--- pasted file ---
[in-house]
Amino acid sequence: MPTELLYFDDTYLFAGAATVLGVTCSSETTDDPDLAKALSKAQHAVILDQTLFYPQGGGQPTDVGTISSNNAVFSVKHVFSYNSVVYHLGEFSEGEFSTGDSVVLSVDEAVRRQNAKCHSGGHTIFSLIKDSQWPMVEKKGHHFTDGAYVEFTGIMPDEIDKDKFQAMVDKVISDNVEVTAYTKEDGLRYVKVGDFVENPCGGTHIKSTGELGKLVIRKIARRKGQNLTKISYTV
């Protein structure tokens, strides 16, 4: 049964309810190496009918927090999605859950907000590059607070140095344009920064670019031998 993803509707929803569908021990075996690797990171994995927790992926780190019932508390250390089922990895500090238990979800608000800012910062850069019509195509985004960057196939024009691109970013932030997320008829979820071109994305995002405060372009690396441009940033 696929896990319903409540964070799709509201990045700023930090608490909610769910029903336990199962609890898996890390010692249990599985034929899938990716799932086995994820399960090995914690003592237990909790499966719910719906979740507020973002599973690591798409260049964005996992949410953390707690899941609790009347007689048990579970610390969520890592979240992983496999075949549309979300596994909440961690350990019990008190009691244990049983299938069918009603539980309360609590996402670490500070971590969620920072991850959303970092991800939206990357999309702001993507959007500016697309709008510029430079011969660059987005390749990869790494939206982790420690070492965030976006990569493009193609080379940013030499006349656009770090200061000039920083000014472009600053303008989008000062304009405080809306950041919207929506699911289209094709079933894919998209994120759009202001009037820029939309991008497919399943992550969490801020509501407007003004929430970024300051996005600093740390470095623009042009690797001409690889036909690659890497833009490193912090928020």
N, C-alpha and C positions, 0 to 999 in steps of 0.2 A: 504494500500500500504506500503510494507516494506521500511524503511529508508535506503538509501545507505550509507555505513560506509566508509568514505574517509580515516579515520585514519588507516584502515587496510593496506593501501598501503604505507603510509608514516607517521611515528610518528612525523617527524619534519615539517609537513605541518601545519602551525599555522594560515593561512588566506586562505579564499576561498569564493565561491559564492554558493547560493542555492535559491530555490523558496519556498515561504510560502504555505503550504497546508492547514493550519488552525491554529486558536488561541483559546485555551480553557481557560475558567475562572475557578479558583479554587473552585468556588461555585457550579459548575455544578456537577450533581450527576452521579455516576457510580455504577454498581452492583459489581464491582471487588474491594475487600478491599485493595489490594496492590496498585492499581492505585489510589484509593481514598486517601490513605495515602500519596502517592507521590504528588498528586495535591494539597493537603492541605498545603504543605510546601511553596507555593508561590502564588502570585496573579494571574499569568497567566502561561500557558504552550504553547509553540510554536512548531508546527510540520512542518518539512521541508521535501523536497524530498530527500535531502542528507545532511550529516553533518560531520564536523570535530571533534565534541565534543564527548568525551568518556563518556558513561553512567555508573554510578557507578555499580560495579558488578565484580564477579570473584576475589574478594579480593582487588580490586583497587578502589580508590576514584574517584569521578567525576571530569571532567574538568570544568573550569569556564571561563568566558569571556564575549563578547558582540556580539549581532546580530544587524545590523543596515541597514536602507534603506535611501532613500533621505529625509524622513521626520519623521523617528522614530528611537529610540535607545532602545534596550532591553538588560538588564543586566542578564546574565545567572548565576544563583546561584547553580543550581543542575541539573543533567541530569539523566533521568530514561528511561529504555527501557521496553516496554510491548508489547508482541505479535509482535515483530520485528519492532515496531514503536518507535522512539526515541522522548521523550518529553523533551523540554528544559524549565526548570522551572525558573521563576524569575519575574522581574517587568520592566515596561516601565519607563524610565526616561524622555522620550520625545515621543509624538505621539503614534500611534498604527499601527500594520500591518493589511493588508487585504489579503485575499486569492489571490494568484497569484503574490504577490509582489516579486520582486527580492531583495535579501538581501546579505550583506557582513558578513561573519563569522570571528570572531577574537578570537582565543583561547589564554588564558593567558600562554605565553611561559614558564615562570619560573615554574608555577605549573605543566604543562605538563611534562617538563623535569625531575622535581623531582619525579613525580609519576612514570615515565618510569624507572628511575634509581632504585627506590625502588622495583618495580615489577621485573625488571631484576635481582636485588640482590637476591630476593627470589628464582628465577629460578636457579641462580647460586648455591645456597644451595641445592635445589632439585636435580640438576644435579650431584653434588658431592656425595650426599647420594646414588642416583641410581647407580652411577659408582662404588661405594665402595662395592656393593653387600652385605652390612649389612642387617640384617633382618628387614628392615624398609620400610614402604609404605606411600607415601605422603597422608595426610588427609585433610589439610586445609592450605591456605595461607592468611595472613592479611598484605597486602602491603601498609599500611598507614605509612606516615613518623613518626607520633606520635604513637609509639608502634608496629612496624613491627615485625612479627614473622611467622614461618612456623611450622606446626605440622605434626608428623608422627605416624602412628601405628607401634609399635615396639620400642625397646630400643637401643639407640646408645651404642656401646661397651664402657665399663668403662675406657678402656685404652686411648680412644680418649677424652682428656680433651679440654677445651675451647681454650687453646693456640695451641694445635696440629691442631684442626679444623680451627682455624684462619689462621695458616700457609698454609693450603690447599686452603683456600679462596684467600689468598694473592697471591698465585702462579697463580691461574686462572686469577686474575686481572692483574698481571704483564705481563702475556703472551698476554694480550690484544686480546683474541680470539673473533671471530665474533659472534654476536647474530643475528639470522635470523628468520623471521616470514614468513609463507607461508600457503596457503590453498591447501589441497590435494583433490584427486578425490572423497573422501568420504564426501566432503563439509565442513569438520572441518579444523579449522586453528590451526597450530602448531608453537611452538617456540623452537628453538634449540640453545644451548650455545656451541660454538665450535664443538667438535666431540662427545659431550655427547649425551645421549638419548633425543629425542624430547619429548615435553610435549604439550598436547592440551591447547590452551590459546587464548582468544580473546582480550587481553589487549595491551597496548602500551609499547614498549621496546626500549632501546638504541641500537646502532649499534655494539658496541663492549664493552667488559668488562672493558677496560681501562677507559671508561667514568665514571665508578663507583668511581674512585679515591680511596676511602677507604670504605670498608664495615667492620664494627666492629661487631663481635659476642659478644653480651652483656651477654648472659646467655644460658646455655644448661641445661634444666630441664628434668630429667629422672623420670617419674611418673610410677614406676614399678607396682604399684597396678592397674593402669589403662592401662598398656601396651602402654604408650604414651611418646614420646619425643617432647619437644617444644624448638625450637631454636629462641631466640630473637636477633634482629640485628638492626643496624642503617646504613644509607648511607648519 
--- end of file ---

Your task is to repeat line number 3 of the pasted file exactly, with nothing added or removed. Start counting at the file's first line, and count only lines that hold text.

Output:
């Protein structure tokens, strides 16, 4: 049964309810190496009918927090999605859950907000590059607070140095344009920064670019031998 993803509707929803569908021990075996690797990171994995927790992926780190019932508390250390089922990895500090238990979800608000800012910062850069019509195509985004960057196939024009691109970013932030997320008829979820071109994305995002405060372009690396441009940033 696929896990319903409540964070799709509201990045700023930090608490909610769910029903336990199962609890898996890390010692249990599985034929899938990716799932086995994820399960090995914690003592237990909790499966719910719906979740507020973002599973690591798409260049964005996992949410953390707690899941609790009347007689048990579970610390969520890592979240992983496999075949549309979300596994909440961690350990019990008190009691244990049983299938069918009603539980309360609590996402670490500070971590969620920072991850959303970092991800939206990357999309702001993507959007500016697309709008510029430079011969660059987005390749990869790494939206982790420690070492965030976006990569493009193609080379940013030499006349656009770090200061000039920083000014472009600053303008989008000062304009405080809306950041919207929506699911289209094709079933894919998209994120759009202001009037820029939309991008497919399943992550969490801020509501407007003004929430970024300051996005600093740390470095623009042009690797001409690889036909690659890497833009490193912090928020």